Love and war in the kitchen
by Louis Postel
Design Times February / March 1998
When photographing the modern-day kitchens for this issue, I couldn’t help thinking of a kitchen from long ago.
I had barely graduated from high school and wad living at home. My mother, stepfather, and I sat around the mushroom-shaped, Bauhaus kitchen table. The entire universe revolved around it. We were all very still there in the center of our world. No one had much to say.
I had just returned from the Army /Navy base for draft selection. Hours earlier I had been told to strip my briefs by a uniformed warrior. Wearing nothing but hard shoes and underwear, I stood in clumsy lines waiting for fate to intercede. I was 18. Now I was back home in the safety of linoleum, groceries, and puffs of steam.
It was a kitchen designed by Oliver Chase. A flannel-wearing, big-chested carpenter and communist, Oliver designed the most bourgeois kitchens in all of Cambridge and Newton, Mass. Everything fit to 1/16 of an inch, like the boats in Maine, his home state.
But where was Oliver when I needed him? He might have had some practical advice on war despite his Marxist theories. As I looked around the kitchen, I realized it was the one room that truly reflected my mother’s cosmopolitan tastes, but I felt it was all very fragile.
“I guess,” was all I could mutter in answer to my mother’s question about whether or not her first-born son was going to engage the enemy in a faraway land. I looked to the cold, mica stars deep in the granite counter for answers. None there. The warmth and tightness of the bird’s eye swirls of the cabinet wood, the female roundness of copper pots hanging in their dusty glow, the swan-like bend of the avant-garde: none of these still lifes offered clues, just memories.
A month before I had a high school graduation party in this house. The Hallucinations, a band that evolved into the stadium-filling J. Geils Band, played in the living room. Blues riffs shook the Federal portraits of my step-ancestors.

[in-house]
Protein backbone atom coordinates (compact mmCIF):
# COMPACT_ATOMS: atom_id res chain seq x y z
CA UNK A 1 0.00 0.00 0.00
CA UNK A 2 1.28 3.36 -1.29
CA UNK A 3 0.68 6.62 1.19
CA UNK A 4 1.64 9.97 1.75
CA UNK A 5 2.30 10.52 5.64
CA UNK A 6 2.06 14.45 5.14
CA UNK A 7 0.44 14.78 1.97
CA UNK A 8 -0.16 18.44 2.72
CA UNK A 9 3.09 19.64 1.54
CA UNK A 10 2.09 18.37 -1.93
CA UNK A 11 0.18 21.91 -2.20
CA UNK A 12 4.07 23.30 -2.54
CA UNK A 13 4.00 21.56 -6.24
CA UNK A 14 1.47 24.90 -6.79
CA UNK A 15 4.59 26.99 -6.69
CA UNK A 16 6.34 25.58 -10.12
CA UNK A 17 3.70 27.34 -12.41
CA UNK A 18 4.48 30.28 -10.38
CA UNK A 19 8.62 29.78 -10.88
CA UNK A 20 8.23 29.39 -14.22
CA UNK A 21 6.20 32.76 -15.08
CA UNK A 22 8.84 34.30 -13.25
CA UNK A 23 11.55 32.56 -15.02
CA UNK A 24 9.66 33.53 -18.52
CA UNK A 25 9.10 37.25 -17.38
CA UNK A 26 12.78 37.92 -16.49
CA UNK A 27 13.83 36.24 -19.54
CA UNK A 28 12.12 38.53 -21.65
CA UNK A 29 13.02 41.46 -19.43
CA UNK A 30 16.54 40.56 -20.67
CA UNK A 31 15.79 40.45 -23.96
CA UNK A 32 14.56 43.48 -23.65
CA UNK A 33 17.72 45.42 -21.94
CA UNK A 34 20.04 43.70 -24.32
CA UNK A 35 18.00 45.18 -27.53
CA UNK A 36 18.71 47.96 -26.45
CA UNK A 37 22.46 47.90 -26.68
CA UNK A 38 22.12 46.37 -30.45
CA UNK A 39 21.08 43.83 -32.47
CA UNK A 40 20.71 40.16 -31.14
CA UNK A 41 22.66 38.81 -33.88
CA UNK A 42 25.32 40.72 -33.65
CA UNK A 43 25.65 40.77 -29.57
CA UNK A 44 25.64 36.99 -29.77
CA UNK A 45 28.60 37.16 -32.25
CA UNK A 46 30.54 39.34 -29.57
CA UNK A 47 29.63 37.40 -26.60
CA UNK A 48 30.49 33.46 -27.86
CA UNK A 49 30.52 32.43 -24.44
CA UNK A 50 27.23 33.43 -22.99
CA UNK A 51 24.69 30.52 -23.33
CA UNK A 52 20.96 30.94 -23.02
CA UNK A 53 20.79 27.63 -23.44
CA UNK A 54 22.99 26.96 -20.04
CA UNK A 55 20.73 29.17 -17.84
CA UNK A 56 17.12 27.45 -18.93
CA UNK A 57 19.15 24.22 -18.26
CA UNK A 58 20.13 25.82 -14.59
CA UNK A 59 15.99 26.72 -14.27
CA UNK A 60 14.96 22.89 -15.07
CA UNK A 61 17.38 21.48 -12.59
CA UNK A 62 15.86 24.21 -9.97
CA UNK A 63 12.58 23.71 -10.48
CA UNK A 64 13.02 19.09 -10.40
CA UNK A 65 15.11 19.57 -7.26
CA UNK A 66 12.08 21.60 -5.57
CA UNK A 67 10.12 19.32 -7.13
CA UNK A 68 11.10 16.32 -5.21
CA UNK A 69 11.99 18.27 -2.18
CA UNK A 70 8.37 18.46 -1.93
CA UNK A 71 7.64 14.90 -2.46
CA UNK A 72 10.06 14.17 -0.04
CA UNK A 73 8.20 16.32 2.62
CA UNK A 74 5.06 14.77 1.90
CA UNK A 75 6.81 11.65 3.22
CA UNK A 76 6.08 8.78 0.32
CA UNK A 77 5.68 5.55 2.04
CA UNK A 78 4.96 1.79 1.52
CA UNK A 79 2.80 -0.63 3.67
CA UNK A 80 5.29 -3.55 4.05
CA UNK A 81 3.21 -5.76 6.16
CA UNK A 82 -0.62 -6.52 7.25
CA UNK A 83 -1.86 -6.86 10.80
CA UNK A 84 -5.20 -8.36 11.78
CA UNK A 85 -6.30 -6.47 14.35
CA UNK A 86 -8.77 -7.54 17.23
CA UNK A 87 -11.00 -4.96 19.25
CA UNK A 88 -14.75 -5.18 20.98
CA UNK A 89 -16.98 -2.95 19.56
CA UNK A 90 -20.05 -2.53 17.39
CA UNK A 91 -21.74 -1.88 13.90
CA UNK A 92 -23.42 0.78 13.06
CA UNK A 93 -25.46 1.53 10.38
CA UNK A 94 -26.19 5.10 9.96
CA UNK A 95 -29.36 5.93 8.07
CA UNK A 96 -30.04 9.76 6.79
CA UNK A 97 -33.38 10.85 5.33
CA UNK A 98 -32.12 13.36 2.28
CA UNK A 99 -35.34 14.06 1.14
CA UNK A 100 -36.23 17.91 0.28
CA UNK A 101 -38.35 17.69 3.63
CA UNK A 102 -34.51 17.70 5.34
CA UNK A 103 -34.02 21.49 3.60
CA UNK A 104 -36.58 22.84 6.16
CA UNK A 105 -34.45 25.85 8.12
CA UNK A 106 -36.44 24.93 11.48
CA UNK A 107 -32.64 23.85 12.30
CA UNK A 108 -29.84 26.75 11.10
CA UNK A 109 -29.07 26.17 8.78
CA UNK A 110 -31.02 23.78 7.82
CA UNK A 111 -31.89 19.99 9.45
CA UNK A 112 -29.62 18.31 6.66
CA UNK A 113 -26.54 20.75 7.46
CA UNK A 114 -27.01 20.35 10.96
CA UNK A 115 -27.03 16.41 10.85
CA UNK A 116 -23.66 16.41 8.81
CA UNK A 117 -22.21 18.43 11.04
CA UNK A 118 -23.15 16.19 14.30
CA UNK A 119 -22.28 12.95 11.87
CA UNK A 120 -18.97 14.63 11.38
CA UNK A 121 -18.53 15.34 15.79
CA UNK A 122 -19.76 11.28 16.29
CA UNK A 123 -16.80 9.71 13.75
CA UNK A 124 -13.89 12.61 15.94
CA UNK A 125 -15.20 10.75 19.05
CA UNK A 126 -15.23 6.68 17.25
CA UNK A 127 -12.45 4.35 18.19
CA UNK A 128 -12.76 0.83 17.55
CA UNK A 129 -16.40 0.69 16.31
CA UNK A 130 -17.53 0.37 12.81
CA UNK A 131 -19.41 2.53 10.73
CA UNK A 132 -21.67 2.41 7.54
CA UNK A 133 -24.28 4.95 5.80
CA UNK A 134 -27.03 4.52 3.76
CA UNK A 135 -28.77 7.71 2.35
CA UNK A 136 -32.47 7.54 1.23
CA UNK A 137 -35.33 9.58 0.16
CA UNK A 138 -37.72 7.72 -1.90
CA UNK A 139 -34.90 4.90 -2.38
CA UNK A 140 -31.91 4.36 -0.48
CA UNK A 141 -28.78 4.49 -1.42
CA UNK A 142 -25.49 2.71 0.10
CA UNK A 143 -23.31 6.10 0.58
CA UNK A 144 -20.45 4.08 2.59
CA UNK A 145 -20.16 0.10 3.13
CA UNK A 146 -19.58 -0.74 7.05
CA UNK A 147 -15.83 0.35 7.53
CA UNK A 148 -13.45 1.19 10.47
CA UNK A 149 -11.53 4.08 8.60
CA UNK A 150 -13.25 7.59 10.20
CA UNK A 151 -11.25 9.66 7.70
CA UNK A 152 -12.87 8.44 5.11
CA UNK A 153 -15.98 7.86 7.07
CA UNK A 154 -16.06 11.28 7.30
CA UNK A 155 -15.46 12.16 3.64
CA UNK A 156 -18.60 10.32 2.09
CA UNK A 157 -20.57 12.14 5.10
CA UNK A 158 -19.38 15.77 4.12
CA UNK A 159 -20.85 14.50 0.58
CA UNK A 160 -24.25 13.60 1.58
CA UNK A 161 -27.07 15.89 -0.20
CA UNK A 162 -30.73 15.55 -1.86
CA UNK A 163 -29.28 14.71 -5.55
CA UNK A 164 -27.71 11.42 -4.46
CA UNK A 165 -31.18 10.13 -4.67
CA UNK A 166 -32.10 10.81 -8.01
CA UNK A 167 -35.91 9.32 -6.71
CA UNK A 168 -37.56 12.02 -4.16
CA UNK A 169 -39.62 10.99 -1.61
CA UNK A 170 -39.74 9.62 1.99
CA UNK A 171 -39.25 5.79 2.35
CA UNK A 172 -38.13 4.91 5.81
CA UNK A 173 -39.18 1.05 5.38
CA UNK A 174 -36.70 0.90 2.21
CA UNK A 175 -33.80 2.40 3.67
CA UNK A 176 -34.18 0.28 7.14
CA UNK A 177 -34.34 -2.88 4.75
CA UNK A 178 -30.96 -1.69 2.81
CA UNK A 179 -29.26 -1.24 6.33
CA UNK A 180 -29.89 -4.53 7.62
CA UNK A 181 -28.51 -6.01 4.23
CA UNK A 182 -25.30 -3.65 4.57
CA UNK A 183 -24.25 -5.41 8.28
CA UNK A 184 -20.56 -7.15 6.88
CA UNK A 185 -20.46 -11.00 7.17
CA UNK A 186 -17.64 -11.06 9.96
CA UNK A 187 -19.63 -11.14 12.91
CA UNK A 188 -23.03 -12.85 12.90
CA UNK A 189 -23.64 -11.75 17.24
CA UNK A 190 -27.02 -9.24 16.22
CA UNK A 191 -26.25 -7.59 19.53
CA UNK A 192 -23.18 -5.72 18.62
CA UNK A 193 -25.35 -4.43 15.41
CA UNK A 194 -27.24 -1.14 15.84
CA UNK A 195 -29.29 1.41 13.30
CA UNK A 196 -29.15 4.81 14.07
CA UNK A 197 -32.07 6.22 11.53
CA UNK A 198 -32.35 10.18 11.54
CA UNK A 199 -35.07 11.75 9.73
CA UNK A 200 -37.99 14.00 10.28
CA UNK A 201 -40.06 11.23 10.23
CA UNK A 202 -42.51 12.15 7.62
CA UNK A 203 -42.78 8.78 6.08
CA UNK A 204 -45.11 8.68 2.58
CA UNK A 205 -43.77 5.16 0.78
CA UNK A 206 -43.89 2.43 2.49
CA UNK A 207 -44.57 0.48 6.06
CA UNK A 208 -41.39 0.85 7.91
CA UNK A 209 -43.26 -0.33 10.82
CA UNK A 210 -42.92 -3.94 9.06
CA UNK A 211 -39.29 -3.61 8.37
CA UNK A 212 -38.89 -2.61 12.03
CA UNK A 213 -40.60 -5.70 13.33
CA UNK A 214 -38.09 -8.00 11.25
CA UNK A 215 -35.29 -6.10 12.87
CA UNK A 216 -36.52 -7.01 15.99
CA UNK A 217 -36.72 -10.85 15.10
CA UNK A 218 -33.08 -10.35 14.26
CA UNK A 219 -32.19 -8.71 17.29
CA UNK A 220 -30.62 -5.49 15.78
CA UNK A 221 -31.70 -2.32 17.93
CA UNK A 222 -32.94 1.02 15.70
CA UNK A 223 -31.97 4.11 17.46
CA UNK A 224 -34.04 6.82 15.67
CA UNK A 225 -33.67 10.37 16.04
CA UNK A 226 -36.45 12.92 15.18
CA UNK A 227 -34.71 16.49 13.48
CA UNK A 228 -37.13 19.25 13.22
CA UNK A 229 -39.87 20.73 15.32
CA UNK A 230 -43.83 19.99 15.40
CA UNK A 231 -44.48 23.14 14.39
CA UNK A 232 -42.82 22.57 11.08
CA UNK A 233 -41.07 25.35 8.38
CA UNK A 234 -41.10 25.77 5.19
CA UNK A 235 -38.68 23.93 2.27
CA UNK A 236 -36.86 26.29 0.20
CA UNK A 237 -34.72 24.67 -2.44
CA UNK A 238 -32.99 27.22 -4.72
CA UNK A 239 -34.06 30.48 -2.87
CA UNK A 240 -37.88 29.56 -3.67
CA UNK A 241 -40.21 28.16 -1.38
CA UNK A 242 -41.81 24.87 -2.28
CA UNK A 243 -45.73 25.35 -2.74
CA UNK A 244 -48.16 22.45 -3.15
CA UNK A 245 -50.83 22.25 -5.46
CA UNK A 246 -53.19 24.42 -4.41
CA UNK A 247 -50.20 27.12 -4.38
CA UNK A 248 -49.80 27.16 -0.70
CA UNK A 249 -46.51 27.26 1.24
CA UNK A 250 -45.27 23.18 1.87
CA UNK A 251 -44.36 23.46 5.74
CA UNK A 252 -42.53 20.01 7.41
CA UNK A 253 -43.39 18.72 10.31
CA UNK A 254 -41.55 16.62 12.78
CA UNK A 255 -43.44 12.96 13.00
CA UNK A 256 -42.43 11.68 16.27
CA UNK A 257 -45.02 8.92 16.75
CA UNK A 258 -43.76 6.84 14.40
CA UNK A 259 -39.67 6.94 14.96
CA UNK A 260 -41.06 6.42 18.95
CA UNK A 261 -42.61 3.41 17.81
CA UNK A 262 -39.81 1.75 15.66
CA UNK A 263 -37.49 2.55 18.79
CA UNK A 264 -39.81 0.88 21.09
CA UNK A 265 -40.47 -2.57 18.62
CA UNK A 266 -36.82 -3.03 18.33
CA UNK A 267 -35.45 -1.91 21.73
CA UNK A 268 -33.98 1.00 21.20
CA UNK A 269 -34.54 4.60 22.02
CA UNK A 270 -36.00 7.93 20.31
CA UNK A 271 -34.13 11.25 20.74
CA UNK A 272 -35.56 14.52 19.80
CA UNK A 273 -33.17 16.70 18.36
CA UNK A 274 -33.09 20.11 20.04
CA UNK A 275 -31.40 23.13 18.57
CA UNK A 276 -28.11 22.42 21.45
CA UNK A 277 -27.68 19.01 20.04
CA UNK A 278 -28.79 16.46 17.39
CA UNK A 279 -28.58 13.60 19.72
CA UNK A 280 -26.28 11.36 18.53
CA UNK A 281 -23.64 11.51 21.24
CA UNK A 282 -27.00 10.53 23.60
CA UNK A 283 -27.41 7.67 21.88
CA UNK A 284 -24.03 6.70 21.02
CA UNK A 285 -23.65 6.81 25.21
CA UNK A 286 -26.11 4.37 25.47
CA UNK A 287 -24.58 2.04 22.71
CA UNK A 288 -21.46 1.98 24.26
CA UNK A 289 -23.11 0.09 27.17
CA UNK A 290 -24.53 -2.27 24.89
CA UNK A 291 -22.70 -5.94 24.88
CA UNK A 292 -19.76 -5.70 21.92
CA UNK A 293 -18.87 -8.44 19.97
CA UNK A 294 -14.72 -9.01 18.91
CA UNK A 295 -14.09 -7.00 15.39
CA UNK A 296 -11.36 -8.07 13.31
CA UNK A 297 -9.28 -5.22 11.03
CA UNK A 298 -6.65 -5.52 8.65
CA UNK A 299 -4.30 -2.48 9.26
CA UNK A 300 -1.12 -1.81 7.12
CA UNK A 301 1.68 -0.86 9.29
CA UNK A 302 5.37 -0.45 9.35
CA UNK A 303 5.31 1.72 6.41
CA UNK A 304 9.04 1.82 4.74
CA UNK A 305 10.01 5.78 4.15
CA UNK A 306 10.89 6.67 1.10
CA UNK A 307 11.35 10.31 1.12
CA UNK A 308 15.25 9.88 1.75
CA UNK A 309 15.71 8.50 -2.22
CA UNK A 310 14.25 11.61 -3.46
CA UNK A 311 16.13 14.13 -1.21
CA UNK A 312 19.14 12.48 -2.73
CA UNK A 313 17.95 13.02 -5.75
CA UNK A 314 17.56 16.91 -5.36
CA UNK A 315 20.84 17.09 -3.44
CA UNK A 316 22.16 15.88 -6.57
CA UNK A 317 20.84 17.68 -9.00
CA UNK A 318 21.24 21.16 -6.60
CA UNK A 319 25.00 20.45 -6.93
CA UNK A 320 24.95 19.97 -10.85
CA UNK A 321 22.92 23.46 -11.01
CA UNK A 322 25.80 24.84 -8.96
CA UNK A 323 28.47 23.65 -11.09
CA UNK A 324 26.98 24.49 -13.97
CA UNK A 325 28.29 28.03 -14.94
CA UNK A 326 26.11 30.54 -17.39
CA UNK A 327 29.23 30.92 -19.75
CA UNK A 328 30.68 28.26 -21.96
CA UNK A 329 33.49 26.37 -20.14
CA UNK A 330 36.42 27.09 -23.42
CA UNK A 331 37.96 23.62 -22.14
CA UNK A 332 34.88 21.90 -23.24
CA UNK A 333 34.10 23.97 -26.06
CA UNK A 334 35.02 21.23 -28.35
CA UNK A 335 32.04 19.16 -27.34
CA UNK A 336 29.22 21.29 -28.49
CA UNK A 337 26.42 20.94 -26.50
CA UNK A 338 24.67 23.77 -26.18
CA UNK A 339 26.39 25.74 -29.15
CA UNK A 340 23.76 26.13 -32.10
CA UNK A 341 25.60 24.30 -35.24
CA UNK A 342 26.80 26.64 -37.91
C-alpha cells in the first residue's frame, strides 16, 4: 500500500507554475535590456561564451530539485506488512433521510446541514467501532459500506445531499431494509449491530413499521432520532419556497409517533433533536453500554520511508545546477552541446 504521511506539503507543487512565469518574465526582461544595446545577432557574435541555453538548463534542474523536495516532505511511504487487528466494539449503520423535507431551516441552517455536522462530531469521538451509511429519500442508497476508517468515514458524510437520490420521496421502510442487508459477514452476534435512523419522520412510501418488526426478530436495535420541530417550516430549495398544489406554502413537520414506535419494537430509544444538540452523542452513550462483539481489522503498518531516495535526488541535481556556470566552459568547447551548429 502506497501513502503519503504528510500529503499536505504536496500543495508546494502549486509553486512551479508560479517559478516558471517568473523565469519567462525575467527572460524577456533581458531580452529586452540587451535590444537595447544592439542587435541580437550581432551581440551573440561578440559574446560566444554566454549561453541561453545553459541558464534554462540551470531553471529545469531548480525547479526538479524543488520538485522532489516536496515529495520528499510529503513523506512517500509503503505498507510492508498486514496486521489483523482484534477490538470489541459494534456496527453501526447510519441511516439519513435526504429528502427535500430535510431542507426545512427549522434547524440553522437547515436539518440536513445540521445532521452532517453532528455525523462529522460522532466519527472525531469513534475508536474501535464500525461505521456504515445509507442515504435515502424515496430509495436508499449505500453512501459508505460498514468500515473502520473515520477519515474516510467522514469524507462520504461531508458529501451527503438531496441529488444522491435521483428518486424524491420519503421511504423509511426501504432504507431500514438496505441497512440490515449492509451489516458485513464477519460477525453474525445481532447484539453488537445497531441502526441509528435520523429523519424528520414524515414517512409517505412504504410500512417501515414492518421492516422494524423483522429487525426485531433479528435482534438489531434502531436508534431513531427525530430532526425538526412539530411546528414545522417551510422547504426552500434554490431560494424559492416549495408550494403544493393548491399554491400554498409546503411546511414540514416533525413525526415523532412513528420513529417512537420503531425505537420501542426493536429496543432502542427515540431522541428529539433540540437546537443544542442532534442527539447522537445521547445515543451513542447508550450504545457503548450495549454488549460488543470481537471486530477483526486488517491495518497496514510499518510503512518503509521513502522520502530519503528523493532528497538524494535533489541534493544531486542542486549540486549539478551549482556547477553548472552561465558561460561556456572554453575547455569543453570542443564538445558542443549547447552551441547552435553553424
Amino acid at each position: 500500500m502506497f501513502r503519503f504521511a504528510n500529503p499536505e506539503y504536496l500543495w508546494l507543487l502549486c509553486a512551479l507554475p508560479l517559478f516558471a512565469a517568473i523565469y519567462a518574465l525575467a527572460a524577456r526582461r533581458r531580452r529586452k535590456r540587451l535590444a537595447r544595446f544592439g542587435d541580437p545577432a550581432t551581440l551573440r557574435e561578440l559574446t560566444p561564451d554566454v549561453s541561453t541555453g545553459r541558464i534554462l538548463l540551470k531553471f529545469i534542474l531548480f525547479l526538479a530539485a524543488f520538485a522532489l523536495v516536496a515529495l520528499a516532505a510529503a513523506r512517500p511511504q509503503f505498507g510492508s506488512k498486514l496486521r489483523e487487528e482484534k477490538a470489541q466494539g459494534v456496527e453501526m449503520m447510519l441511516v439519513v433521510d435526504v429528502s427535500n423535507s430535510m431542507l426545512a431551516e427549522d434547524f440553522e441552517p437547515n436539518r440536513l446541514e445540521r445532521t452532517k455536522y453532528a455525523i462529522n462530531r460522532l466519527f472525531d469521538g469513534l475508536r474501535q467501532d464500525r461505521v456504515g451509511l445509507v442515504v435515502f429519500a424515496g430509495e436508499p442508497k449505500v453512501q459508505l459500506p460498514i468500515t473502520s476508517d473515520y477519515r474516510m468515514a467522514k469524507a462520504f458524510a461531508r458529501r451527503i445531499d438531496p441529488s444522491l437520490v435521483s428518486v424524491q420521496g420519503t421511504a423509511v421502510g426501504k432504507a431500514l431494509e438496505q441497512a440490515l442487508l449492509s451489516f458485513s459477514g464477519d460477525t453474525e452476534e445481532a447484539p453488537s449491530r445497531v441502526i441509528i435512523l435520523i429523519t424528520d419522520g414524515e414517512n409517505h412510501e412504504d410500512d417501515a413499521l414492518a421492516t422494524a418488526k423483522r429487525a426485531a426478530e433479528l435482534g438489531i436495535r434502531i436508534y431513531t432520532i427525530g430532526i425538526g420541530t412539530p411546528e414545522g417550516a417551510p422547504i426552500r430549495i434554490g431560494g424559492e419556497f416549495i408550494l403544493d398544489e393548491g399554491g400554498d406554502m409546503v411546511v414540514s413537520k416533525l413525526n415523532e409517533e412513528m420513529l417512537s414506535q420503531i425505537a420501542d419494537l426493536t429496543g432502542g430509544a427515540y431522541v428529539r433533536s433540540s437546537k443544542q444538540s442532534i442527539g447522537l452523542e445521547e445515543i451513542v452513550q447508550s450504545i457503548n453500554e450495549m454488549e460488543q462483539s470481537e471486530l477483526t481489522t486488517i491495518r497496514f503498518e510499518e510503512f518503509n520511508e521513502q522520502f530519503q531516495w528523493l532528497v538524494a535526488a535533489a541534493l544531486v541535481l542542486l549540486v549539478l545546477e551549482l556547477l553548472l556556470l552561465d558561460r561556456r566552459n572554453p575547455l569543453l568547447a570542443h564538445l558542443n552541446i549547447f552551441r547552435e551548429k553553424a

Some of us retreated to the quietly reassuring kitchen to gab and drink punch. We assumed our parents’ cocktail party postures, holding lightly waxed Dixie cups just so. We spoke of poetry, love, and television as we huddled together in that precious space and time. What a gentle world I was in, and what a crazy world I was headed for. I thought my peace would only last a moment, and then everything would explode.
“Soup?” asked my ex-G.I stepfather to no one in particular.
“OK, soup,” I said just to be agreeable. I moved toward one of the first industrial stoves for home use. It promised a manly meal. As I went through the motions, getting down the Bennington Pottery bowls and the Georg Jensen spoons, I kept looking around the kitchen.Taking in the space, absorbing its order and serenity into my consciousness.
The kitchen is where family events like this take place all over the country. It is the space where we discuss who we’re going to marry, whether private school is right for this child or that, what to do when our parents get too old for the lonely, empty house, how to manage when the family car is repossessed. It’s where sons take leave of mothers and fathers for college dorms, jungle huts, and army barracks.
I never did have to go to war. Today, our offices are in the same place where we lined up in shoes and B.V.D.’s: now that vast Army Base has become the Boston Design Center. Walking its long halls, I pass all the elements of wonderful kitchens, and colorful fabrics salute like flags, greeting me every day.
Louis Postel, Editor-in-Chief